But there we were, chatting with close friends… and they liked this bizarre idea, too. We tried to convince them it would destroy their marriage, while they tried to convince us it was the open-minded, free-thinking, modern way to live.

The chasm between our opinions widened as the hours of our chocolate-cake-break passed, and our introducing God’s Word into the mix only made matters worse.

God's instructionAs Nate and I covered the leftover cake and turned out the kitchen light, we concluded it was these opposing views that were responsible for the tension between us. Scripture was black and white about marriage, but our friends saw marriage as evolving into something different… to suit the times.


We worried about Cathy’s welfare in light of her professor’s advances. Though she assured us she wasn’t interested in this particular man, would she eventually say yes to someone else? And if she did, how could John really be OK with that?

We also wondered if tonight’s friction would cloud our next get-together. Would the same discussion continue where we left off? Or would we go back to being compatible by just avoiding the topic? And most concerning of all, would we still be friends?

“Friends come and friends go, but a true friend sticks by you like family.” (Proverbs 18:24, The Message)

Newlywed Love (#100)

September 16-20, 1970

The weather continued to be warm and summery, tempting us to take longer walks around the neighborhood. Sometimes we’d hike the mile to Cathy and John’s place and knock on their door unannounced, but they always welcomed us in for cookies and coffee.

Good pals

Then, as we walked home, we’d rehash the conversation, usually landing on the mounting differences between us. Although we four had always gotten along well, whenever we discussed anything related to Christianity, friction developed.

It was frustrating for all of us as each couple tried to convince the other of a better way to think about life. On our walks, Nate and I wondered aloud where our friendships might be lead.

But on most nights, our evening walks brought nourishment to our marriage. Stepping away from law books, dinner dishes, and teaching prep allowed us to share what was on our minds and stay current with each other. It was also a chance to count blessings.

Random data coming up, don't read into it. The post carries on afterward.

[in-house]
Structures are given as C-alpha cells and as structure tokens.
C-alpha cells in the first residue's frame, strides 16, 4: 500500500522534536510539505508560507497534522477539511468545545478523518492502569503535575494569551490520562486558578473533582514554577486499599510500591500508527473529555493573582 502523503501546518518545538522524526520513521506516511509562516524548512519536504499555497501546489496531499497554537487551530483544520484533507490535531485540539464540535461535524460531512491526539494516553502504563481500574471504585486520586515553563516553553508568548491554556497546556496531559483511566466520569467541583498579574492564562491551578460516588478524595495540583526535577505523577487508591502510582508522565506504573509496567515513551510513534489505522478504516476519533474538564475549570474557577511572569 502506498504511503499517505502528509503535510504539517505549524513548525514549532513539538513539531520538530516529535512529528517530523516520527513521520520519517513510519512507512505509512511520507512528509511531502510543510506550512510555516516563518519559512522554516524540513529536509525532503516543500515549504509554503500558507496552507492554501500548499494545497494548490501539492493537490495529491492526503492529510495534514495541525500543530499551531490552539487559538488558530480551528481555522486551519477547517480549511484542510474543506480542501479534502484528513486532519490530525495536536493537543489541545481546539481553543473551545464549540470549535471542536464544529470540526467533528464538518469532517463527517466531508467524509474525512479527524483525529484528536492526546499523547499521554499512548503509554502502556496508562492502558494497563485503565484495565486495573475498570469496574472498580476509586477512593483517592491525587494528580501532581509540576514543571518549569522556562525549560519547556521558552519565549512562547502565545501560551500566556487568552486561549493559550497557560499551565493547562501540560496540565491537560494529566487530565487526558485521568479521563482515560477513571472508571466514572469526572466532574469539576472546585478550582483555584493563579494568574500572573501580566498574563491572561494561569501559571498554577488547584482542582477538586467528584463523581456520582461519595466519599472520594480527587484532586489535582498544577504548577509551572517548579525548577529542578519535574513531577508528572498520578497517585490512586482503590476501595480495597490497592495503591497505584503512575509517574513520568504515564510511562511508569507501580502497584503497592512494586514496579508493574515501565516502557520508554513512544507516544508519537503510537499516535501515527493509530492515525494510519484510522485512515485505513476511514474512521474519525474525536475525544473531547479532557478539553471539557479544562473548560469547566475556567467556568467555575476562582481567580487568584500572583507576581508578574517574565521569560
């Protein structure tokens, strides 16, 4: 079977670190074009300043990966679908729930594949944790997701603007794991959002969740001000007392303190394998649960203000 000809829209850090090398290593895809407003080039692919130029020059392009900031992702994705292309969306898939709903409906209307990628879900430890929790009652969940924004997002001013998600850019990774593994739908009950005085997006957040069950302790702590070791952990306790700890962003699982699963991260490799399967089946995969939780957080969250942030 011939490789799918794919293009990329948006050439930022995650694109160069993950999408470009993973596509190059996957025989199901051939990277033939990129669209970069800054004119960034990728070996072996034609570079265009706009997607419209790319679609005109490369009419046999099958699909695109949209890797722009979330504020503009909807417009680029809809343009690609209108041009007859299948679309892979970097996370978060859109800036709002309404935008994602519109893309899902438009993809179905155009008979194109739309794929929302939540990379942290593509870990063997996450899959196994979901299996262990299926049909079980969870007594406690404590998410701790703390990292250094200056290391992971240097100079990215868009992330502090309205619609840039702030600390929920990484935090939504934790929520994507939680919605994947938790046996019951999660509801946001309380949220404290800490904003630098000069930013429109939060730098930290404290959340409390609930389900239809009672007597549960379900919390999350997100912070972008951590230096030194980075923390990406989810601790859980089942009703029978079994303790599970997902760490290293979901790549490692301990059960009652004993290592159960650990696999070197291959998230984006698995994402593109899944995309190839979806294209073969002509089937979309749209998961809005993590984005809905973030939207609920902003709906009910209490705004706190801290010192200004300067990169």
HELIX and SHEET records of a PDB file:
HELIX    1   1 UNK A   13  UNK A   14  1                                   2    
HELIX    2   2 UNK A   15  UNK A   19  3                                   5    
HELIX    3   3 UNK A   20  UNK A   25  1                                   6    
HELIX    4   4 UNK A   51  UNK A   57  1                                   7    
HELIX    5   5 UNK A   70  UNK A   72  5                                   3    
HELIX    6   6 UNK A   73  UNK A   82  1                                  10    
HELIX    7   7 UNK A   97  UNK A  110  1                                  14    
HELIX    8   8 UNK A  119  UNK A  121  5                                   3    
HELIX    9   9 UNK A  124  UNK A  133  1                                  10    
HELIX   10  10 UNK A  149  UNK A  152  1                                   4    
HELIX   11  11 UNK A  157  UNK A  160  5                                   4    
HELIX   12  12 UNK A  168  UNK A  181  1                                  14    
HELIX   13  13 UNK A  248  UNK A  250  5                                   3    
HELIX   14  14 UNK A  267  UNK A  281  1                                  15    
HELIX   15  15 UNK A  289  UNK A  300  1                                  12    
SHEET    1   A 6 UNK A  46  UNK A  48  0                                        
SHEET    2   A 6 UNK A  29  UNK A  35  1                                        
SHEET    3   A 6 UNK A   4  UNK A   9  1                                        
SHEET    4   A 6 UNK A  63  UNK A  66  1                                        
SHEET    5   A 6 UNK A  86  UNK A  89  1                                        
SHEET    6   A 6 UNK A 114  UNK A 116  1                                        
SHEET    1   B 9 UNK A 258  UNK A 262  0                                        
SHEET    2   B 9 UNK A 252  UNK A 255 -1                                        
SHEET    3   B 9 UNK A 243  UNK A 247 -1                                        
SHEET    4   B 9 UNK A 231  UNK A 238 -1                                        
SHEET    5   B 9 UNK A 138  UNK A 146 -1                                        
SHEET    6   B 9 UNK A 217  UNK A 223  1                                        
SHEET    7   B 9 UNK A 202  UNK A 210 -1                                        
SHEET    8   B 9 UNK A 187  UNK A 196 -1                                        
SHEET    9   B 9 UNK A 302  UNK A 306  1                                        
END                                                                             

sidewalk.One night as we were walking to no place special, Nate said something surprising. “I made a big decision today,” he said, “and I think you’ll be pleased.”

“What is it?”

“I’ve decided to interview for my first law job in the Chicago area rather than anywhere else.”


“Oh wow!” I said, genuinely elated. “That’s fabulous!”

“I may not find one,” he said, “so don’t get too excited yet, but I’m going to try.”

We stopped walking so I could smother him with kisses. I couldn’t wait to move back to where so many relatives and friends lived.

The last time we’d driven past the city on our way back to Champaign, I’d snapped a photo — quietly hoping I’d one day be able to call Chicago home again.

As we turned back toward our apartment, my feet could hardly keep from skipping. Nate had put his undeserving wife at the top… again… giving me what I wanted most, and I was overwhelmed by his selflessness.

Job hunting in his home town of 30,000 would have been the more comfortable choice, but apparently Nate was willing to comply with whatever Chicago might require. He’d have to learn how to do life in a giant city for the first time — but he was game to try.

And I was thrilled.

SkylineOur walk concluded with his statement that the upcoming new semester would be his last in law school. He would graduate in January of 1971. The challenging Bar Exam would follow, two days of demanding tests every grad had to pass in order to practice law. Many didn’t succeed on the first try — something new to worry about.

That night we began praying about the changes coming, each one with heavy decisions attached. And we asked God to please go ahead of us and set things up before we got there – wherever “there” ended up to be.

“Do not be afraid or discouraged, for the Lord will personally go ahead of you. He will be with you; he will neither fail you nor abandon you.” (Deuteronomy 31:8)